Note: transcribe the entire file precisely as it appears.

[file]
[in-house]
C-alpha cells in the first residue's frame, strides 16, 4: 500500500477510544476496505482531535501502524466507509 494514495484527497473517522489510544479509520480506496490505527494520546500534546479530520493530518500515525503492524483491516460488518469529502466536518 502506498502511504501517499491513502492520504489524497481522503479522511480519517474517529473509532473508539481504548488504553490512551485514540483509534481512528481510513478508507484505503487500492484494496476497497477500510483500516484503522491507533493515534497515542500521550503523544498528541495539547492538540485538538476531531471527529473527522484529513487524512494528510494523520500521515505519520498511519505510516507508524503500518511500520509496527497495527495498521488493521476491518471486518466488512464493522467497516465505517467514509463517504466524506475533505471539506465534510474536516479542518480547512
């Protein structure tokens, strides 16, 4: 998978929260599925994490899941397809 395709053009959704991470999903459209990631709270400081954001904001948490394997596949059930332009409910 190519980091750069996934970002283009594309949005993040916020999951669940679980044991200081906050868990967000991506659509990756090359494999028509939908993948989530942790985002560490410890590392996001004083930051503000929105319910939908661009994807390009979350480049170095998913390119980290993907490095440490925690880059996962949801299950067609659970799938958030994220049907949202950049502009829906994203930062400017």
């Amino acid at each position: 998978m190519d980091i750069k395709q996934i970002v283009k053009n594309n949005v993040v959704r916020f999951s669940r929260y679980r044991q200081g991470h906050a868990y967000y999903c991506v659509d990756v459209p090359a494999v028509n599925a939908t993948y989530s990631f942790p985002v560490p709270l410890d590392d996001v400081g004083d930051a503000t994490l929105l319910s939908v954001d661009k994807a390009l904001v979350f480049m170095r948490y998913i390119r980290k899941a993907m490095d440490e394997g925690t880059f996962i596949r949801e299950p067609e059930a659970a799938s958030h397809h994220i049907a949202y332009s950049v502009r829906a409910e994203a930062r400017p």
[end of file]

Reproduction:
[in-house]
C-alpha cells in the first residue's frame, strides 16, 4: 500500500477510544476496505482531535501502524466507509 494514495484527497473517522489510544479509520480506496490505527494520546500534546479530520493530518500515525503492524483491516460488518469529502466536518 502506498502511504501517499491513502492520504489524497481522503479522511480519517474517529473509532473508539481504548488504553490512551485514540483509534481512528481510513478508507484505503487500492484494496476497497477500510483500516484503522491507533493515534497515542500521550503523544498528541495539547492538540485538538476531531471527529473527522484529513487524512494528510494523520500521515505519520498511519505510516507508524503500518511500520509496527497495527495498521488493521476491518471486518466488512464493522467497516465505517467514509463517504466524506475533505471539506465534510474536516479542518480547512
């Protein structure tokens, strides 16, 4: 998978929260599925994490899941397809 395709053009959704991470999903459209990631709270400081954001904001948490394997596949059930332009409910 190519980091750069996934970002283009594309949005993040916020999951669940679980044991200081906050868990967000991506659509990756090359494999028509939908993948989530942790985002560490410890590392996001004083930051503000929105319910939908661009994807390009979350480049170095998913390119980290993907490095440490925690880059996962949801299950067609659970799938958030994220049907949202950049502009829906994203930062400017």
């Amino acid at each position: 998978m190519d980091i750069k395709q996934i970002v283009k053009n594309n949005v993040v959704r916020f999951s669940r929260y679980r044991q200081g991470h906050a868990y967000y999903c991506v659509d990756v459209p090359a494999v028509n599925a939908t993948y989530s990631f942790p985002v560490p709270l410890d590392d996001v400081g004083d930051a503000t994490l929105l319910s939908v954001d661009k994807a390009l904001v979350f480049m170095r948490y998913i390119r980290k899941a993907m490095d440490e394997g925690t880059f996962i596949r949801e299950p067609e059930a659970a799938s958030h397809h994220i049907a949202y332009s950049v502009r829906a409910e994203a930062r400017p």